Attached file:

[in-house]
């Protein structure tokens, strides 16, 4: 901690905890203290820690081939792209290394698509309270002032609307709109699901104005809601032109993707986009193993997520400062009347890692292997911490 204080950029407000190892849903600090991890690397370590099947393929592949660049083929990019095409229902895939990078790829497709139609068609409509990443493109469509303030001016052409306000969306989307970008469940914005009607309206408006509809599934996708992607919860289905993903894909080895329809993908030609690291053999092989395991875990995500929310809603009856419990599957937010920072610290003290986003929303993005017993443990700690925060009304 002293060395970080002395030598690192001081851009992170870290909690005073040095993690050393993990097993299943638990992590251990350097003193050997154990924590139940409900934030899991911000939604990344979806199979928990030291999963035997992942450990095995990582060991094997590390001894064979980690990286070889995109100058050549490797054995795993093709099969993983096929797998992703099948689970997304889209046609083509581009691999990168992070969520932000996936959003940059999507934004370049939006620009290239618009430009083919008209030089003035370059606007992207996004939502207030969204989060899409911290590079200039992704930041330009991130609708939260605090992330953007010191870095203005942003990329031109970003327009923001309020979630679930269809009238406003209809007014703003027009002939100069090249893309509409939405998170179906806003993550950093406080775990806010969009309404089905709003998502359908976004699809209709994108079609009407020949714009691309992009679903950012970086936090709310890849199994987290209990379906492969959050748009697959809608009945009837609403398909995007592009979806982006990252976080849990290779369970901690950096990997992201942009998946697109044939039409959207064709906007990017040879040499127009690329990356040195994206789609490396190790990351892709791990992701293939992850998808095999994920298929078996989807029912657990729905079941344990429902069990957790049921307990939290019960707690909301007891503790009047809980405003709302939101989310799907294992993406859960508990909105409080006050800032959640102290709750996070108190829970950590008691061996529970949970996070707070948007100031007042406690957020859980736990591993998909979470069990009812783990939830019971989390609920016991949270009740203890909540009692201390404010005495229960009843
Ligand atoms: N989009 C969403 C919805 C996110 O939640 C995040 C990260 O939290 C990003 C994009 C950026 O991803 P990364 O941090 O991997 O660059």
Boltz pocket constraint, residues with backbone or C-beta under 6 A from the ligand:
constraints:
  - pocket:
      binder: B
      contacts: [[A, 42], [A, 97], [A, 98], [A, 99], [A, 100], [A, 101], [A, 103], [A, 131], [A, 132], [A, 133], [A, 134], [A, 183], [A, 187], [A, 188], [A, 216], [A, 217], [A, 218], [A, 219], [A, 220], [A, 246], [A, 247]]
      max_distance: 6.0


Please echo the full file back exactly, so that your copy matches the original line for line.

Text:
[in-house]
């Protein structure tokens, strides 16, 4: 901690905890203290820690081939792209290394698509309270002032609307709109699901104005809601032109993707986009193993997520400062009347890692292997911490 204080950029407000190892849903600090991890690397370590099947393929592949660049083929990019095409229902895939990078790829497709139609068609409509990443493109469509303030001016052409306000969306989307970008469940914005009607309206408006509809599934996708992607919860289905993903894909080895329809993908030609690291053999092989395991875990995500929310809603009856419990599957937010920072610290003290986003929303993005017993443990700690925060009304 002293060395970080002395030598690192001081851009992170870290909690005073040095993690050393993990097993299943638990992590251990350097003193050997154990924590139940409900934030899991911000939604990344979806199979928990030291999963035997992942450990095995990582060991094997590390001894064979980690990286070889995109100058050549490797054995795993093709099969993983096929797998992703099948689970997304889209046609083509581009691999990168992070969520932000996936959003940059999507934004370049939006620009290239618009430009083919008209030089003035370059606007992207996004939502207030969204989060899409911290590079200039992704930041330009991130609708939260605090992330953007010191870095203005942003990329031109970003327009923001309020979630679930269809009238406003209809007014703003027009002939100069090249893309509409939405998170179906806003993550950093406080775990806010969009309404089905709003998502359908976004699809209709994108079609009407020949714009691309992009679903950012970086936090709310890849199994987290209990379906492969959050748009697959809608009945009837609403398909995007592009979806982006990252976080849990290779369970901690950096990997992201942009998946697109044939039409959207064709906007990017040879040499127009690329990356040195994206789609490396190790990351892709791990992701293939992850998808095999994920298929078996989807029912657990729905079941344990429902069990957790049921307990939290019960707690909301007891503790009047809980405003709302939101989310799907294992993406859960508990909105409080006050800032959640102290709750996070108190829970950590008691061996529970949970996070707070948007100031007042406690957020859980736990591993998909979470069990009812783990939830019971989390609920016991949270009740203890909540009692201390404010005495229960009843
Ligand atoms: N989009 C969403 C919805 C996110 O939640 C995040 C990260 O939290 C990003 C994009 C950026 O991803 P990364 O941090 O991997 O660059």
Boltz pocket constraint, residues with backbone or C-beta under 6 A from the ligand:
constraints:
  - pocket:
      binder: B
      contacts: [[A, 42], [A, 97], [A, 98], [A, 99], [A, 100], [A, 101], [A, 103], [A, 131], [A, 132], [A, 133], [A, 134], [A, 183], [A, 187], [A, 188], [A, 216], [A, 217], [A, 218], [A, 219], [A, 220], [A, 246], [A, 247]]
      max_distance: 6.0